I took a ride on a moving radio telescope
Oh, wow. The Parkes
Telescope, here in Australia, is most famous for receiving pictures of the Apollo 11 moonwalk. But it is still in almost constant use for astronomy and scientific research. Now, today is a maintenance day here, which is why I'm allowed to be here on the surface of the plate. And the plate is about to tip over, almost all the way to the ground, and I'm going to be here while it happens. I'm going for a walk! But that would be very slow and boring images of me just standing awkwardly and sitting here while my world tilts.
While that happens, let me show you how I got here. I'm going to be filming this awkwardly. We have John here who is going to show me around. We have Jack behind the camera. Let's see a
telescope! - Yes. Let's go in, Tom, and see what it's like inside. - You can say that it was built in the 60s and 70s, right? Big asbestos warning. - This is the ground floor where we have the air conditioning units that help keep all our electronics cool. - And astronomers, presumably! - And astronomers too. Right behind Jack here, we have the most important room in the building, which is the astronomer's kitchen.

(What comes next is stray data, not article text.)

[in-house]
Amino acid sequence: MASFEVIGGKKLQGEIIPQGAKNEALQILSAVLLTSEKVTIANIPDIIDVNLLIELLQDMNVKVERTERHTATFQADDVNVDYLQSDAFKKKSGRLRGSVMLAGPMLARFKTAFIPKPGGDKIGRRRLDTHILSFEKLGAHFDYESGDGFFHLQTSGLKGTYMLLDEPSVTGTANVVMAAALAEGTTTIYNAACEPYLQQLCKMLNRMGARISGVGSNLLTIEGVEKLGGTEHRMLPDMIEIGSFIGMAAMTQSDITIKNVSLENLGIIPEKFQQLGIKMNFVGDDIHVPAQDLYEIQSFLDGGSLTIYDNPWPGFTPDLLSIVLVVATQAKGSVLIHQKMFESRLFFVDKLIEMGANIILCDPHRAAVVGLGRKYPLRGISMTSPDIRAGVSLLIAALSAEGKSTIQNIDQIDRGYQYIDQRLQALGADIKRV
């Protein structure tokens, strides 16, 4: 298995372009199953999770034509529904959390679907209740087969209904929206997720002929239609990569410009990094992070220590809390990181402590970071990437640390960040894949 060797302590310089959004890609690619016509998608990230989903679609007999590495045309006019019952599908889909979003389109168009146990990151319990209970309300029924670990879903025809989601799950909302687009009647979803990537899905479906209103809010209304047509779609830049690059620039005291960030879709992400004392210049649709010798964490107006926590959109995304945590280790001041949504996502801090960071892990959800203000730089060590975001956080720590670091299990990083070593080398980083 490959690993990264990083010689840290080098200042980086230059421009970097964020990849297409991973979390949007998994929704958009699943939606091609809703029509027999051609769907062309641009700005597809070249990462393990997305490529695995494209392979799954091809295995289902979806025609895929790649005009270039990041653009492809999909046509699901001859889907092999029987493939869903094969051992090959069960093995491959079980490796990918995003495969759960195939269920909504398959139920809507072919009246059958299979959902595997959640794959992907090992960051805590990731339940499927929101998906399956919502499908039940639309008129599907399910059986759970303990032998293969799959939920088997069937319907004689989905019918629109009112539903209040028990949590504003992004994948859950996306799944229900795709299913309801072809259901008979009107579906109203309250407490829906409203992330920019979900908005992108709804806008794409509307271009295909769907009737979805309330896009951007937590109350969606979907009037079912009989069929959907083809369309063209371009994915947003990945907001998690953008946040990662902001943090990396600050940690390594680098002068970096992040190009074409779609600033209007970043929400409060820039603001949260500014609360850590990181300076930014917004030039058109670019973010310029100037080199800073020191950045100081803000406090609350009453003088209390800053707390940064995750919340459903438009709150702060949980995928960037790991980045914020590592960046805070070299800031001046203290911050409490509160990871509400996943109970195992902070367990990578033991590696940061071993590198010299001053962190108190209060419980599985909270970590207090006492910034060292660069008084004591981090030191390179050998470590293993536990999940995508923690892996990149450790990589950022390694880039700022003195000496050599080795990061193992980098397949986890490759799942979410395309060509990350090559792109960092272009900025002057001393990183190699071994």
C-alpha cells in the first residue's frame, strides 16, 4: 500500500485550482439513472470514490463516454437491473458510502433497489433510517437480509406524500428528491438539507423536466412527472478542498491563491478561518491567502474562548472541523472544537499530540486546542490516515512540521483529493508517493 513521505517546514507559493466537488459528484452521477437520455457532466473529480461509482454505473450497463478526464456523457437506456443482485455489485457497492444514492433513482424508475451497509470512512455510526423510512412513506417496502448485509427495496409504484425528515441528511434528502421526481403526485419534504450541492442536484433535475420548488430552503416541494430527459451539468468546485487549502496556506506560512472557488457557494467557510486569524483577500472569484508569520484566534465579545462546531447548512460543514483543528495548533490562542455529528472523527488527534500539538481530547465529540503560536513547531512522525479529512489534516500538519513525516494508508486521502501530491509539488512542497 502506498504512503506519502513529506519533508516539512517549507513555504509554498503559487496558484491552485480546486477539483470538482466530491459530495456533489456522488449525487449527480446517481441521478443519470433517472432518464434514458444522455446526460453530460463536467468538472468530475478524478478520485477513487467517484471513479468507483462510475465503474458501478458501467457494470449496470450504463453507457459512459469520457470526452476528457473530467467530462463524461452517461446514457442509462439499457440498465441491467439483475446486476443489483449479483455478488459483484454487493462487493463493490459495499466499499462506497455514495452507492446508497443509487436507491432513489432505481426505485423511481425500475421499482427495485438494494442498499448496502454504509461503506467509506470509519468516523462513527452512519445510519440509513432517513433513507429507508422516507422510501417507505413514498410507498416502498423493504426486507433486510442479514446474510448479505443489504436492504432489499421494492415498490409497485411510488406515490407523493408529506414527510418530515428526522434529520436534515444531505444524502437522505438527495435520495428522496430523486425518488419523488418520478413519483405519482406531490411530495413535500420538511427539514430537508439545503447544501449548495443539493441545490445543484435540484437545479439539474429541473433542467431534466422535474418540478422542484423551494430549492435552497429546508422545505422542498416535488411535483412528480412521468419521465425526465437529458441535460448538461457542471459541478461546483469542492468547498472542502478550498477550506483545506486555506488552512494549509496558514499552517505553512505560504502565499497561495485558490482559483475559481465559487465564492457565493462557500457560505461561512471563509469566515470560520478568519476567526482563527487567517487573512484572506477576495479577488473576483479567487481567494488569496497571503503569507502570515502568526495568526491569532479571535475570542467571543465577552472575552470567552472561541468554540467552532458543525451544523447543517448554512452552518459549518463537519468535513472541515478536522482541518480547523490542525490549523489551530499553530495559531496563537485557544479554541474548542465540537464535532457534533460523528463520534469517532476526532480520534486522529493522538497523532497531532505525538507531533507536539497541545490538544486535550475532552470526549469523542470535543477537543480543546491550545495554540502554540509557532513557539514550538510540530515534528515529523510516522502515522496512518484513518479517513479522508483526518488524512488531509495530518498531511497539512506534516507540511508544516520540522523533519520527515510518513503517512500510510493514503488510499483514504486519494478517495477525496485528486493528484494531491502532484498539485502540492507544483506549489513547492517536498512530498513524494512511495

If they visit, they can stay on the site. But over the last 10 years, we've moved to a remote observing regime where people can log on over the Internet to observe. So we have fewer and fewer astronomers visiting now. But let's go upstairs and take a look at the main control room. So follow me up. - This is so weird, because... the clouds are spinning! I know the platter is spinning, but I can't see anything. - So, this is the old control room. The old control table that was recreated for the movie The Dish used to be located there.
But in 1982, it was decommissioned and replaced by a computerized desktop that used the PDP-11 computers. It doesn't crash very often, because it doesn't have an operating system. It just maintains itself very reliably. And so we still use it to drive the dish around and aim the
telescope as well. If it ain't broke, we ain't fixing it! The
radio waves coming down from the stars, are reflected by the parabolic surface of the dish, and are brought to the focus where the
radio waves are concentrated. Typically, we can collect a few terabytes of data a day, but with the new receivers we're going to put into operation later this year, we'll see maybe nine terabytes an hour.